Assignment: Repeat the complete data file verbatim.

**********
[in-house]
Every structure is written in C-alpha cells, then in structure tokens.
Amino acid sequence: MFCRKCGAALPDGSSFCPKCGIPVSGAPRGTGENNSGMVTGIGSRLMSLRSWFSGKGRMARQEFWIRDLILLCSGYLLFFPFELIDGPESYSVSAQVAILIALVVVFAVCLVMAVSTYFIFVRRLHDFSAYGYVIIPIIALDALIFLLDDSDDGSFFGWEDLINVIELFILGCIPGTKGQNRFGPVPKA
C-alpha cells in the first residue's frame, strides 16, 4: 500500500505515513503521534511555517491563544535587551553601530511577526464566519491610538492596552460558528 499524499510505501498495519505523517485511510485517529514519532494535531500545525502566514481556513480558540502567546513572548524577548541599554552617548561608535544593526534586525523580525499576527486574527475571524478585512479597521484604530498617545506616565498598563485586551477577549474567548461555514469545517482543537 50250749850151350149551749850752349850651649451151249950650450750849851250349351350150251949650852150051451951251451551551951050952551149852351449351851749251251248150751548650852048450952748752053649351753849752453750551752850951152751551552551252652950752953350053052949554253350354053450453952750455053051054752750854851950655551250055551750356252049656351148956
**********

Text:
[in-house]
Every structure is written in C-alpha cells, then in structure tokens.
Amino acid sequence: MFCRKCGAALPDGSSFCPKCGIPVSGAPRGTGENNSGMVTGIGSRLMSLRSWFSGKGRMARQEFWIRDLILLCSGYLLFFPFELIDGPESYSVSAQVAILIALVVVFAVCLVMAVSTYFIFVRRLHDFSAYGYVIIPIIALDALIFLLDDSDDGSFFGWEDLINVIELFILGCIPGTKGQNRFGPVPKA
C-alpha cells in the first residue's frame, strides 16, 4: 500500500505515513503521534511555517491563544535587551553601530511577526464566519491610538492596552460558528 499524499510505501498495519505523517485511510485517529514519532494535531500545525502566514481556513480558540502567546513572548524577548541599554552617548561608535544593526534586525523580525499576527486574527475571524478585512479597521484604530498617545506616565498598563485586551477577549474567548461555514469545517482543537 50250749850151350149551749850752349850651649451151249950650450750849851250349351350150251949650852150051451951251451551551951050952551149852351449351851749251251248150751548650852048450952748752053649351753849752453750551752850951152751551552551252652950752953350053052949554253350354053450453952750455053051054752750854851950655551250055551750356252049656351148956